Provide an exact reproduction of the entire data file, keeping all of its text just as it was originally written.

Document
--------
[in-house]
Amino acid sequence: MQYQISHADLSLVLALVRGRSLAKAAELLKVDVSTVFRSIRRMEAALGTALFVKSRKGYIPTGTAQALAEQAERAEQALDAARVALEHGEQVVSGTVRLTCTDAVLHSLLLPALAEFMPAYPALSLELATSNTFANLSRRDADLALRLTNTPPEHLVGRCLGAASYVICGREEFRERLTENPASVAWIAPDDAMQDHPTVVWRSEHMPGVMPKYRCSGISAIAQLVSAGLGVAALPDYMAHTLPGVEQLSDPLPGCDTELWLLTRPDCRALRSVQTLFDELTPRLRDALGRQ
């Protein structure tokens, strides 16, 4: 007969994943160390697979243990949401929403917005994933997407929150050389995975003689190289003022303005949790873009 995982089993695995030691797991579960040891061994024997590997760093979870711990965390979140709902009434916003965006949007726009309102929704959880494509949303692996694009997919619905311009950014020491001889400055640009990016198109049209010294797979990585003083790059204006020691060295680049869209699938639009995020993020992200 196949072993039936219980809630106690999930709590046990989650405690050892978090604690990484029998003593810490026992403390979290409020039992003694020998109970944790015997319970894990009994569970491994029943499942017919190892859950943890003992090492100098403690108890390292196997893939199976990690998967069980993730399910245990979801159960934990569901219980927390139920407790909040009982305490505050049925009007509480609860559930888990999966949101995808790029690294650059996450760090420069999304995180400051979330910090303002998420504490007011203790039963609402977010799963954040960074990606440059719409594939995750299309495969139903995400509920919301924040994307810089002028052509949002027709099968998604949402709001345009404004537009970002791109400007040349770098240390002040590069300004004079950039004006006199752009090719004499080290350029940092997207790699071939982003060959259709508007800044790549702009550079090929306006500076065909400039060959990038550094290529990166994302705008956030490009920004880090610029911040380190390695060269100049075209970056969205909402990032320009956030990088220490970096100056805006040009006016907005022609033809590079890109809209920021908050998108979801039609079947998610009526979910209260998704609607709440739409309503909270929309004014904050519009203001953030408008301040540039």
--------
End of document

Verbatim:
[in-house]
Amino acid sequence: MQYQISHADLSLVLALVRGRSLAKAAELLKVDVSTVFRSIRRMEAALGTALFVKSRKGYIPTGTAQALAEQAERAEQALDAARVALEHGEQVVSGTVRLTCTDAVLHSLLLPALAEFMPAYPALSLELATSNTFANLSRRDADLALRLTNTPPEHLVGRCLGAASYVICGREEFRERLTENPASVAWIAPDDAMQDHPTVVWRSEHMPGVMPKYRCSGISAIAQLVSAGLGVAALPDYMAHTLPGVEQLSDPLPGCDTELWLLTRPDCRALRSVQTLFDELTPRLRDALGRQ
């Protein structure tokens, strides 16, 4: 007969994943160390697979243990949401929403917005994933997407929150050389995975003689190289003022303005949790873009 995982089993695995030691797991579960040891061994024997590997760093979870711990965390979140709902009434916003965006949007726009309102929704959880494509949303692996694009997919619905311009950014020491001889400055640009990016198109049209010294797979990585003083790059204006020691060295680049869209699938639009995020993020992200 196949072993039936219980809630106690999930709590046990989650405690050892978090604690990484029998003593810490026992403390979290409020039992003694020998109970944790015997319970894990009994569970491994029943499942017919190892859950943890003992090492100098403690108890390292196997893939199976990690998967069980993730399910245990979801159960934990569901219980927390139920407790909040009982305490505050049925009007509480609860559930888990999966949101995808790029690294650059996450760090420069999304995180400051979330910090303002998420504490007011203790039963609402977010799963954040960074990606440059719409594939995750299309495969139903995400509920919301924040994307810089002028052509949002027709099968998604949402709001345009404004537009970002791109400007040349770098240390002040590069300004004079950039004006006199752009090719004499080290350029940092997207790699071939982003060959259709508007800044790549702009550079090929306006500076065909400039060959990038550094290529990166994302705008956030490009920004880090610029911040380190390695060269100049075209970056969205909402990032320009956030990088220490970096100056805006040009006016907005022609033809590079890109809209920021908050998108979801039609079947998610009526979910209260998704609607709440739409309503909270929309004014904050519009203001953030408008301040540039």